POINT 2. The search made at 6:30 p.m. after appellant's arrest but without a search warrant constituted an unlawful search. Since the search warrant issued and served the following day was admittedly issued upon the evidence obtained in the unlawful search, the evidence obtained therefrom should have been suppressed as being "the fruit of the poisonous tree."
The State contends that the 6:30 p.m. search should be considered permissible because of the exigencies of the circumstances. However, this contention is wholly without merit, see Jenkins v. State, 253 Ark. 249, 485 S.W.2d 541 (1972) and Coolidge v. New Hampshire, 403 U.S. 443, 91 S. Ct. 2022, 29 L. Ed. 2d 564 (1971).
POINT 3. The validity of the consent of the wife to search the residence at 3:00 a.m. on February 24th is moot since no evidence was introduced as a result of the search nor any search warrants issued as a result thereof.
POINT 4. The only other search that produced any evidence was the search of Officer Hampton and the FBI on March 1, 1974. Mr. Hampton says that Mrs. Reeves voluntarily signed the consent to search for purposes of examining some Volkswagons on the premises. Mrs. Reeves testified that she was told that she was signing a consent to search the cars and that she only signed it after she was told that if she didn't sign the consent the officers would get a search warrant. The written consent signed by Mrs. Reeves is much broader and authorizes the officers "to search my residence (or other real property located at 5322 Free Ferry Road and my motor vehicle, namely my N/A ...."
In speaking of when a consent is voluntary or involuntary in Schneckloth v. Bustamonte, 412 U.S. 218, 93 S. Ct. 2041, 36 L. Ed. 2d 854 (1973), this language was used:"... We hold only that when the subject of a search is not in custody and the State attempts to justify a search on the basis of his consent, the Fourth and Fourteenth Amendments require that it demonstrate that the consent was in fact voluntarily given, and not the result of duress or coercion, express or implied. Voluntariness is a question of fact to be determined from all the circumstances, and while the subject's knowledge of a right to refuse is a factor to be taken into account, the prosecution is not required to demonstrate such knowledge as a prerequisite to establishing a voluntary consent...."
In United States v. Curiale, 414 F.2d 744 (2d Cir. 1969), cited approvingly in Schneckloth v. Bustamonte, supra, the test for determining the voluntariness of a consent to search is put in this language:"... The resolution of the issue depends on whether his consent was a voluntary, intentional and understood waiver of a known right, or, on the contrary, was the product of deceit, duress and coercion, actual or implicit..."
Under the circumstances we cannot say that the trial court was incorrect in finding that the State had met its burden of showing that the consent was voluntary. It follows that the trial court did not err in refusing to suppress the evidence obtained in the March 1, 1974 search.
POINT 5. The issue here relates to the failure of the trial court to suppress alleged oral statements made by appellant at the scene of his arrest because of the failure of the officers to give the Miranda warnings. That such warnings are necessary when an individual is taken into custody at his home is established by Orozco v. Texas, 394 U.S. 324, 89 S. Ct. 1095, 22 L. Ed. 2d 311 (1969). As pointed out in Miranda v. Arizona, 384 U.S. 436, 86 S. Ct. 1602, 16 L. Ed. 2d 694 (1966), custodial interrogation *928 means not only actual arrest but also any conduct that deprives a person of his freedom of action in any way. Furthermore, as pointed out in United States v. Hall, 421 F.2d 540 (2d Cir. 1969), the test is an objective one.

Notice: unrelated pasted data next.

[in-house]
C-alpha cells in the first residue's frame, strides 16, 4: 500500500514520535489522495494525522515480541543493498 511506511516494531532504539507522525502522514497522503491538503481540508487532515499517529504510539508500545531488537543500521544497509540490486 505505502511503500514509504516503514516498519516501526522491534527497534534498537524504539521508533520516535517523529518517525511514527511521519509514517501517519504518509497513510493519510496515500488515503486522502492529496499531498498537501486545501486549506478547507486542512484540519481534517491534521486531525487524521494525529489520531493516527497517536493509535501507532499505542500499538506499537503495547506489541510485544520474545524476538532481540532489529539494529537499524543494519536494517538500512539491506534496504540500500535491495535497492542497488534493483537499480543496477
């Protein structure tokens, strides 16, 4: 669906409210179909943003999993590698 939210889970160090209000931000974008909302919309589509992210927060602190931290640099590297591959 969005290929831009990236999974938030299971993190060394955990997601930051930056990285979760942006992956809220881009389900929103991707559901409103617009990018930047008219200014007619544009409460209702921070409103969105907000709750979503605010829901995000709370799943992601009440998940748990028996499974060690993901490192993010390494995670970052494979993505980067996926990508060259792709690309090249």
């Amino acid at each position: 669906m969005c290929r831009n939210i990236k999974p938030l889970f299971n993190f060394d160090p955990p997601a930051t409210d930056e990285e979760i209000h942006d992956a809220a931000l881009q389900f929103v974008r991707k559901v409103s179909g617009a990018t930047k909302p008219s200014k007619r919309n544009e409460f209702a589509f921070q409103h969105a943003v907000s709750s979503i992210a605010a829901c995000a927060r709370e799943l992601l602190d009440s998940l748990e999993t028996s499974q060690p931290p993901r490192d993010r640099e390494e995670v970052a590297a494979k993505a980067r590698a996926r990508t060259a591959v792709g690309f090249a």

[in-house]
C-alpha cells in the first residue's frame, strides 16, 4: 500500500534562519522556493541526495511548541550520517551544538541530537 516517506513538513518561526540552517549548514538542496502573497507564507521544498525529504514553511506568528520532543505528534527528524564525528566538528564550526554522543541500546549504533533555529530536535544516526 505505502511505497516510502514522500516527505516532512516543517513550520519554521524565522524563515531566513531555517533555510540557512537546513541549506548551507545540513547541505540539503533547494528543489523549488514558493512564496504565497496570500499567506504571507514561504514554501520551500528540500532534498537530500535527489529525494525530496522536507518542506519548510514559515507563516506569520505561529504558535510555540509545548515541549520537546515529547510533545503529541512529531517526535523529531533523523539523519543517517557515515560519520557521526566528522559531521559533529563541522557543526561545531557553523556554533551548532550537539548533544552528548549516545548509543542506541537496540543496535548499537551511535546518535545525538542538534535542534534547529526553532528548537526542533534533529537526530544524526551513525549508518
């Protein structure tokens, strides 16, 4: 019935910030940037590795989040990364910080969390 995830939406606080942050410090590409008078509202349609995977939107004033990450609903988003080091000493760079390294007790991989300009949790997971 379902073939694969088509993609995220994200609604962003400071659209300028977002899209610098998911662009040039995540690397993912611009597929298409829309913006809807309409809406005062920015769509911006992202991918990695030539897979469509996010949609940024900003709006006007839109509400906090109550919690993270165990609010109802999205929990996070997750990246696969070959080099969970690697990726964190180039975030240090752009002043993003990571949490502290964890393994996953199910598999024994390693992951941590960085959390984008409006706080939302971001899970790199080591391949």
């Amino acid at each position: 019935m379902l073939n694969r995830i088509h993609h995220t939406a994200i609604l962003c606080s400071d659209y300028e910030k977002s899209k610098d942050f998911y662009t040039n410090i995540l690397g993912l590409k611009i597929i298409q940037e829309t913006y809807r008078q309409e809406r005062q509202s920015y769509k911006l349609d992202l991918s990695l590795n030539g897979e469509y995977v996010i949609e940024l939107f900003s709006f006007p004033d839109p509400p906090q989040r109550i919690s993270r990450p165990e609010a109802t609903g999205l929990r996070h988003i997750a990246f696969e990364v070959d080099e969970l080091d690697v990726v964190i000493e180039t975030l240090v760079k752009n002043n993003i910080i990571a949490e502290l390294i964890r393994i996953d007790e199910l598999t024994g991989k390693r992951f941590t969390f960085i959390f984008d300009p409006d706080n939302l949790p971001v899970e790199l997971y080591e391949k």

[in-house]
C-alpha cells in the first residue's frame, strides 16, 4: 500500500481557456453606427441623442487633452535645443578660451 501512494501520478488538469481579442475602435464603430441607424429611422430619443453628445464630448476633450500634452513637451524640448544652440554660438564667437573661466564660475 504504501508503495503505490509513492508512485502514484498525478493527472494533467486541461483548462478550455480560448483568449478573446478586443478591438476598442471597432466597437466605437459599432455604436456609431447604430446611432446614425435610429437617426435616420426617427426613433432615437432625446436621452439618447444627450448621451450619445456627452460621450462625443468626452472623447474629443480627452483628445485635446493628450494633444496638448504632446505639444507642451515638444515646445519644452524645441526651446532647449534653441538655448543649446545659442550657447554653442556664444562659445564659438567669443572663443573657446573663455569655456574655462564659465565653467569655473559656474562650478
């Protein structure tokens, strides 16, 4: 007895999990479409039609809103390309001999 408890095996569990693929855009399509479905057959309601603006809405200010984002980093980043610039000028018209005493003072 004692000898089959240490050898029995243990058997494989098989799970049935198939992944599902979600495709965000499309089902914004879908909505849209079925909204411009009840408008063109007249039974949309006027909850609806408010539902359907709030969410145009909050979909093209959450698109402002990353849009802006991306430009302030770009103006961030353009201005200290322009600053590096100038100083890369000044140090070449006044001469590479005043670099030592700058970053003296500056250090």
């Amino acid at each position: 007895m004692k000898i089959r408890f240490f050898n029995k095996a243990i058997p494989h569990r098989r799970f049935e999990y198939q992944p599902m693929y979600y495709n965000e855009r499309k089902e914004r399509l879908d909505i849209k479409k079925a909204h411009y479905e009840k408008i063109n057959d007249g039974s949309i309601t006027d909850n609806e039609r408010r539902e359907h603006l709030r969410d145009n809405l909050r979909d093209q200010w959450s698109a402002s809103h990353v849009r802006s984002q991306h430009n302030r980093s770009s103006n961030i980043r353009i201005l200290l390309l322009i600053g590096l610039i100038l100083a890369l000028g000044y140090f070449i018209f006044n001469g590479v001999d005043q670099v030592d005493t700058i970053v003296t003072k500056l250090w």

When we view the evidence here from an objective view point, it at once becomes obvious that the investigation had become so focused upon appellant at the moment he returned to the premises that the officers would not let him out of their sight and that they would not obey his command to depart from his premises. The testimony of Officer Phillips that he tried to get appellant into his patrol unit to continue the investigation takes away any doubt to the contrary. Thus, it follows that all statements of appellant made to the officers from the time of his return in the Pontiac to the time that Officer Pfeifer gave the Miranda warnings on the way to jail should have been suppressed.
POINT 6. Appellant suggests that the statements made by him after his arrest should be suppressed on the basis that the arrest was illegal and without probable cause. We find no merit in this contention, for probable cause existed upon the knowledge and information which the Fulghams conveyed to Officer Phillips prior to going to appellant's residence.
POINT 7. The trial court permitted the State to introduce into evidence statements made by Paul Reeves out of the presence of appellant notwithstanding appellant's objection that it violated his constitutional right to be confronted with the witnesses against him. The State's theory at that time was that the statements were made in furtherance of a conspiracy. The State so utterly failed to prove a conspiracy between Paul Reeves and appellant that the trial court directed a verdict for Paul at the close of the evidence. To sustain the conviction now, the State suggests that Bruton v. United States, 391 U.S. 123, 88 S. Ct. 1620, 20 L. Ed. 2d 476 (1968) and Kerr & Pinnell v. State, 256 Ark. 738, 512 S.W.2d 13 (1974), are not applicable for each of two reasons: (1) Appellant did not request a severance and thereby waived the right to confront the witnesses against him; and (2) When Paul Reeves was discharged by a directed verdict after the close of the evidence, appellant should have called him for purposes of cross-examination. We find no merit in either contention for the simple reason that under the Sixth Amendment to the United States Constitution the burden is on the State to confront the accused with the witnesses against him. It follows that the trial court erred in permitting the officers to testify to the statements made to them by Paul Reeves.